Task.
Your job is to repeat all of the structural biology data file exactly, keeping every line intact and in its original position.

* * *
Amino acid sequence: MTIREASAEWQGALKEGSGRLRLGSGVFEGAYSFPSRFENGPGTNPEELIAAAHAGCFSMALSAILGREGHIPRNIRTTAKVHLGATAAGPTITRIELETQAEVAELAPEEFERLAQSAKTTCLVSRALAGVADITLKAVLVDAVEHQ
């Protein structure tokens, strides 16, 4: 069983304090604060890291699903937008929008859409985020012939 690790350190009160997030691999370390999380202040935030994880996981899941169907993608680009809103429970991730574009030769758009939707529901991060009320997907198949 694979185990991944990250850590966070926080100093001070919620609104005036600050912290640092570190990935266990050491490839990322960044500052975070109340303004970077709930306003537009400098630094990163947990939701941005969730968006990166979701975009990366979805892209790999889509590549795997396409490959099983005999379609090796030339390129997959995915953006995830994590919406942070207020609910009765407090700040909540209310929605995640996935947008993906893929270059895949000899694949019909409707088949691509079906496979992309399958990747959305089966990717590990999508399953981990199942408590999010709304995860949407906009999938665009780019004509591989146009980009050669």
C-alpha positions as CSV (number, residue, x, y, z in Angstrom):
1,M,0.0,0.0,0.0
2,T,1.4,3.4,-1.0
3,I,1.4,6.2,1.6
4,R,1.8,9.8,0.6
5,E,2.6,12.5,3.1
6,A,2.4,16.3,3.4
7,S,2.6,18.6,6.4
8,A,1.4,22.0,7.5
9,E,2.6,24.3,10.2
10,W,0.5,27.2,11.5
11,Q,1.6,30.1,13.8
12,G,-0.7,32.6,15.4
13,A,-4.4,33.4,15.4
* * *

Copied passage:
Amino acid sequence: MTIREASAEWQGALKEGSGRLRLGSGVFEGAYSFPSRFENGPGTNPEELIAAAHAGCFSMALSAILGREGHIPRNIRTTAKVHLGATAAGPTITRIELETQAEVAELAPEEFERLAQSAKTTCLVSRALAGVADITLKAVLVDAVEHQ
């Protein structure tokens, strides 16, 4: 069983304090604060890291699903937008929008859409985020012939 690790350190009160997030691999370390999380202040935030994880996981899941169907993608680009809103429970991730574009030769758009939707529901991060009320997907198949 694979185990991944990250850590966070926080100093001070919620609104005036600050912290640092570190990935266990050491490839990322960044500052975070109340303004970077709930306003537009400098630094990163947990939701941005969730968006990166979701975009990366979805892209790999889509590549795997396409490959099983005999379609090796030339390129997959995915953006995830994590919406942070207020609910009765407090700040909540209310929605995640996935947008993906893929270059895949000899694949019909409707088949691509079906496979992309399958990747959305089966990717590990999508399953981990199942408590999010709304995860949407906009999938665009780019004509591989146009980009050669």
C-alpha positions as CSV (number, residue, x, y, z in Angstrom):
1,M,0.0,0.0,0.0
2,T,1.4,3.4,-1.0
3,I,1.4,6.2,1.6
4,R,1.8,9.8,0.6
5,E,2.6,12.5,3.1
6,A,2.4,16.3,3.4
7,S,2.6,18.6,6.4
8,A,1.4,22.0,7.5
9,E,2.6,24.3,10.2
10,W,0.5,27.2,11.5
11,Q,1.6,30.1,13.8
12,G,-0.7,32.6,15.4
13,A,-4.4,33.4,15.4